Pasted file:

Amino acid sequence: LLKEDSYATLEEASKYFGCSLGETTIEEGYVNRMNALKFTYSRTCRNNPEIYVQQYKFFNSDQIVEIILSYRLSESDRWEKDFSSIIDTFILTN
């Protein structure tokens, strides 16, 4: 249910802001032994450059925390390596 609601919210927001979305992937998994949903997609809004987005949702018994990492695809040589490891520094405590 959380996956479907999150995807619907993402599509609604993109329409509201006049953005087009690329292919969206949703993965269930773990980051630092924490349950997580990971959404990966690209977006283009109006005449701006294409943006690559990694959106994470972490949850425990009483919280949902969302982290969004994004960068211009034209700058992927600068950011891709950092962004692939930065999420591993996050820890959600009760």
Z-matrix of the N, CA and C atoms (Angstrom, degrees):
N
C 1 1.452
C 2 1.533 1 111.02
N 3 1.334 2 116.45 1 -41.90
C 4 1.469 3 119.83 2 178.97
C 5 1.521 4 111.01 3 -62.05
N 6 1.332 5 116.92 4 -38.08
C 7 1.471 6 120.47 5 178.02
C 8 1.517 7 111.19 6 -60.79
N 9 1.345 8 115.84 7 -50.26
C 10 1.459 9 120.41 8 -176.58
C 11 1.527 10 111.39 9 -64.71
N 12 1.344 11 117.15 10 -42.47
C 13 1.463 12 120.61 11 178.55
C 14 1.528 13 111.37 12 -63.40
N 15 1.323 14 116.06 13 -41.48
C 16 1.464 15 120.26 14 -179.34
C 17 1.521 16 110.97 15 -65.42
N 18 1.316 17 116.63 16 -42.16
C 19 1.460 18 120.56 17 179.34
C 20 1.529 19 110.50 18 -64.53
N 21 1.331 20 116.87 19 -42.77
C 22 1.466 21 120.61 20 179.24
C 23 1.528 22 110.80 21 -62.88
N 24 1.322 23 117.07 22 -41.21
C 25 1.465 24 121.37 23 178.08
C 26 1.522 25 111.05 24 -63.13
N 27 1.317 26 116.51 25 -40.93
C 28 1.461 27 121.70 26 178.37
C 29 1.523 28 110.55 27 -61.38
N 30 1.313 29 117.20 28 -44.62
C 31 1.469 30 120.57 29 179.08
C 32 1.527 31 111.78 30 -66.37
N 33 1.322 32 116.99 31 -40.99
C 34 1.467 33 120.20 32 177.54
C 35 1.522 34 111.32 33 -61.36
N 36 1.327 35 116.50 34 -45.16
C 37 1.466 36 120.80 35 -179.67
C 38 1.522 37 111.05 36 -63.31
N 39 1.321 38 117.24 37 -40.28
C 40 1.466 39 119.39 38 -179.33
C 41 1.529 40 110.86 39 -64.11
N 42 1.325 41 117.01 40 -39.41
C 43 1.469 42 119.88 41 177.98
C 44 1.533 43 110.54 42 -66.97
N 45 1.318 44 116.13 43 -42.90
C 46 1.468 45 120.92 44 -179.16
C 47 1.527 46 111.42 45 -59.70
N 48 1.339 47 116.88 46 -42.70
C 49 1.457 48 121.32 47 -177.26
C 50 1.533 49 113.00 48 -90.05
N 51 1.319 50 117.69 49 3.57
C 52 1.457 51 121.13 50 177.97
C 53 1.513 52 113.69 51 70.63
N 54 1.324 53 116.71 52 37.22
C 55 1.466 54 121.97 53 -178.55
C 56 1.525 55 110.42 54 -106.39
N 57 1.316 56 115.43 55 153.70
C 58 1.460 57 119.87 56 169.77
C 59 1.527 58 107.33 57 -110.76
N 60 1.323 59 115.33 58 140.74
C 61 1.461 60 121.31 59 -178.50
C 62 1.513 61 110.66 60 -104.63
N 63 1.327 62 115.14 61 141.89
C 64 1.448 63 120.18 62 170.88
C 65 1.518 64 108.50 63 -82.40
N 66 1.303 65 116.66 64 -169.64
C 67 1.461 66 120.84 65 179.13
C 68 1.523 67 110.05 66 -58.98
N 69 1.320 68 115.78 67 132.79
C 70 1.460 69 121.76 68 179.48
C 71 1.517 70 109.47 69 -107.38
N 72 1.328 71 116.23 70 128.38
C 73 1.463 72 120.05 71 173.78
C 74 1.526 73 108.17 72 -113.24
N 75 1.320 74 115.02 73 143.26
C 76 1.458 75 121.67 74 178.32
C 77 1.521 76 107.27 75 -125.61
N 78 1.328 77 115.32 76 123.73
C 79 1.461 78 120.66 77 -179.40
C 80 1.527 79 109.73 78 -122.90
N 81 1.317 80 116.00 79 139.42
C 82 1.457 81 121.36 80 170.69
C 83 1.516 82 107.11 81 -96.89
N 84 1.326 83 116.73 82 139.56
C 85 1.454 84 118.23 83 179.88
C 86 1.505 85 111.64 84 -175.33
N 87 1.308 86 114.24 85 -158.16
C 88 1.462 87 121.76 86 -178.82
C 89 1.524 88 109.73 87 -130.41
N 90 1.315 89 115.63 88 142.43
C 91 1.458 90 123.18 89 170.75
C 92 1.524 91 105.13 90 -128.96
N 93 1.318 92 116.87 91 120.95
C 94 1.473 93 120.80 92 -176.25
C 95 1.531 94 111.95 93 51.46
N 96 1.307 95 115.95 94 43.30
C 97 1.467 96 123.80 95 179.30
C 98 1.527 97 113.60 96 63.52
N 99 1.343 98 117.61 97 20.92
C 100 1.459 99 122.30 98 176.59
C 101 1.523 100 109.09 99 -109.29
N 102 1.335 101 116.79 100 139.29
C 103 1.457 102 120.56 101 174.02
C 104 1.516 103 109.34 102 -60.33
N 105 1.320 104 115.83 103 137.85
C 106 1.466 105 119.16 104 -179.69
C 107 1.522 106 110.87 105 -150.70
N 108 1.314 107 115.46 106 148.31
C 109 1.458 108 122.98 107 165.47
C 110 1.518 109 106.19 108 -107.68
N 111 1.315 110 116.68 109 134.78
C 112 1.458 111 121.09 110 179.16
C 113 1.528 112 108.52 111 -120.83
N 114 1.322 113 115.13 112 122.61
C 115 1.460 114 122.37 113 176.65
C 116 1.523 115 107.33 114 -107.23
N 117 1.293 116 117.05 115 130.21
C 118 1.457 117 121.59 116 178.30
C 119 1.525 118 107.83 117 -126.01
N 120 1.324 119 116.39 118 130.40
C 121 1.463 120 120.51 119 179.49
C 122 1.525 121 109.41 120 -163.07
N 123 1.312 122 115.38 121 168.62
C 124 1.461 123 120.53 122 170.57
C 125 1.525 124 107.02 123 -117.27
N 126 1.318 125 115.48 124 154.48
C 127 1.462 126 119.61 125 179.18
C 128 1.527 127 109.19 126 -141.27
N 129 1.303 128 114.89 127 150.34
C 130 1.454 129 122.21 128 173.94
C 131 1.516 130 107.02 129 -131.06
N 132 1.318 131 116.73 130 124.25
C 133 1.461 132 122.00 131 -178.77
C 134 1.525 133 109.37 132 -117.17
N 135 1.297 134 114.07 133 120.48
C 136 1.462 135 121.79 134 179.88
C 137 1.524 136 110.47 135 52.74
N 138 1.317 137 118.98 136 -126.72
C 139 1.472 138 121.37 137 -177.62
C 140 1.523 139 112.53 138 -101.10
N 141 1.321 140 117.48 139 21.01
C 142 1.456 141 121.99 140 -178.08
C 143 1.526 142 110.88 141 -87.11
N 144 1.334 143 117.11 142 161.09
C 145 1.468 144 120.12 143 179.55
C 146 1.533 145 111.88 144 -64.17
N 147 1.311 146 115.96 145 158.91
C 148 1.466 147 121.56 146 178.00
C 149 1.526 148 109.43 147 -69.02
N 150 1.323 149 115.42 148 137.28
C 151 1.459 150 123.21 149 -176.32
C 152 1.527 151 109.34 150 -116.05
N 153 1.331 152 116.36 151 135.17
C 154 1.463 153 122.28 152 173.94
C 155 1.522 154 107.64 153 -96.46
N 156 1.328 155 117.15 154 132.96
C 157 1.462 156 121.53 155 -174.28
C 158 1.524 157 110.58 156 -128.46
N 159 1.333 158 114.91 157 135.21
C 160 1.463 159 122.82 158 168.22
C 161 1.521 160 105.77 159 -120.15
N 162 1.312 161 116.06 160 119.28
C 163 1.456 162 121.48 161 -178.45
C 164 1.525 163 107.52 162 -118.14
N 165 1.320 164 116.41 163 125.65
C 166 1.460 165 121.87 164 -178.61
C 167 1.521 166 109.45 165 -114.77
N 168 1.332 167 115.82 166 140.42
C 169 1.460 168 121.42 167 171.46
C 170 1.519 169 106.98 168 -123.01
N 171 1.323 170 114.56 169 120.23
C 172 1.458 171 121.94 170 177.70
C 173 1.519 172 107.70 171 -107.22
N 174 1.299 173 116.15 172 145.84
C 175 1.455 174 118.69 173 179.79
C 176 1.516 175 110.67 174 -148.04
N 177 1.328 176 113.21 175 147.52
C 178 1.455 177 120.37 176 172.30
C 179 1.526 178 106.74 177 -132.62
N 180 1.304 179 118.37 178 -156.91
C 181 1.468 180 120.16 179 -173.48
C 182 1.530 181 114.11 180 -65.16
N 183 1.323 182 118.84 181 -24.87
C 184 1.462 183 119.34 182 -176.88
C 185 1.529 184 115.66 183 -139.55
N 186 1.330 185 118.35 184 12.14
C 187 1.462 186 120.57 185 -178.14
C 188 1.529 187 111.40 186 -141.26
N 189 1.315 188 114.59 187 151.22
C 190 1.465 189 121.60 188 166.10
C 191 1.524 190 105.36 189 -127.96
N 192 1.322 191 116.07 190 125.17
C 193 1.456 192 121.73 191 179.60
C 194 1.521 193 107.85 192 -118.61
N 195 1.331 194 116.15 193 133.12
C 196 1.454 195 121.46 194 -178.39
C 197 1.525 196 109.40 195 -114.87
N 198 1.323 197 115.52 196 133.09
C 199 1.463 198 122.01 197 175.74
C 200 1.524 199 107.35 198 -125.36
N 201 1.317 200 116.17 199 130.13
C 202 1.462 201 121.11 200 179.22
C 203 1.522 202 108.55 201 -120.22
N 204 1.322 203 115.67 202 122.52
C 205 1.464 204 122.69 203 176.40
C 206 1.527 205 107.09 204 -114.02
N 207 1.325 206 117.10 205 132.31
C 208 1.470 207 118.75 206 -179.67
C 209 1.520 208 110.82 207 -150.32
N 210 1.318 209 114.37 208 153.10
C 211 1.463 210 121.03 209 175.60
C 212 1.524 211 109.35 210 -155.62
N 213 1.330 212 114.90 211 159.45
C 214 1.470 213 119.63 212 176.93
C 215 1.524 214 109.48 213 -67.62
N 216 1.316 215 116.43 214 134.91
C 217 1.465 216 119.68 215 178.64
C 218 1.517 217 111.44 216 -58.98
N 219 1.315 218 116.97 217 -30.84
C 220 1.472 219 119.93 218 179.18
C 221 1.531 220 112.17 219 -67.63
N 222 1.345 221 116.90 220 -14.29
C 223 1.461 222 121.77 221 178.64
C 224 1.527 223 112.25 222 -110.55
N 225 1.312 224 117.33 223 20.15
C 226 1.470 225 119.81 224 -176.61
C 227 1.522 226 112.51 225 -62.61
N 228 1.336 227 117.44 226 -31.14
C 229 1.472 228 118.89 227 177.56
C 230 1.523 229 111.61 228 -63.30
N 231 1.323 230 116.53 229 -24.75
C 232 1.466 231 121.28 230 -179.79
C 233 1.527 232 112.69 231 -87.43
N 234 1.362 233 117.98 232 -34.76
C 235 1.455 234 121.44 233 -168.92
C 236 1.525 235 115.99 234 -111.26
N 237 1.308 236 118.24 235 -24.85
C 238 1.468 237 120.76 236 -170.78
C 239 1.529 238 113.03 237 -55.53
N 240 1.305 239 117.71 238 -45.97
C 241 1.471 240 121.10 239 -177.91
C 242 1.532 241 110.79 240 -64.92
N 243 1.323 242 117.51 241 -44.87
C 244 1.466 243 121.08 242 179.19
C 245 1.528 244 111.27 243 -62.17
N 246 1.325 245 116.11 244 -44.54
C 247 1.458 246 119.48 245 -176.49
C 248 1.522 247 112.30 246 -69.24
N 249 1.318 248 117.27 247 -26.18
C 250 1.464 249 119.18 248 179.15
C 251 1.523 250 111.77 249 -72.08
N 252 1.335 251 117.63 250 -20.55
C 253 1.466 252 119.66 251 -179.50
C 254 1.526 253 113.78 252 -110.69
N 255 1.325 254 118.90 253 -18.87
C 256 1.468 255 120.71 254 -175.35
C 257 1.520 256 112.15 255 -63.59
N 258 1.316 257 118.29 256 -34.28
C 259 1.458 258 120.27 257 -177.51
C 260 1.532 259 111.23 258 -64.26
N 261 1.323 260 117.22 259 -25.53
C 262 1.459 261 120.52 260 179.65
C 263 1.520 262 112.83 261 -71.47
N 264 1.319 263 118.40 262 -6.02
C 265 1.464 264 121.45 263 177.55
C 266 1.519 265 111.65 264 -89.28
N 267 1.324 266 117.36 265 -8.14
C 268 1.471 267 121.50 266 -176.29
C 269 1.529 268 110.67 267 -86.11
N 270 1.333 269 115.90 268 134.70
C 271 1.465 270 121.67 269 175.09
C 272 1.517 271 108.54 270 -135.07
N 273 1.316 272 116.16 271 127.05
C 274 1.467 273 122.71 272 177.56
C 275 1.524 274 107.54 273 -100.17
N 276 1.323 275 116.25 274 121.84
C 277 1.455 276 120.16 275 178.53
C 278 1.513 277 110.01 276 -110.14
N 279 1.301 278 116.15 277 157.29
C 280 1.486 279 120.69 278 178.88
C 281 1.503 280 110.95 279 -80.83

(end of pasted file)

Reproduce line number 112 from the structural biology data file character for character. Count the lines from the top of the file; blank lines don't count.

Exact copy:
N 108 1.314 107 115.46 106 148.31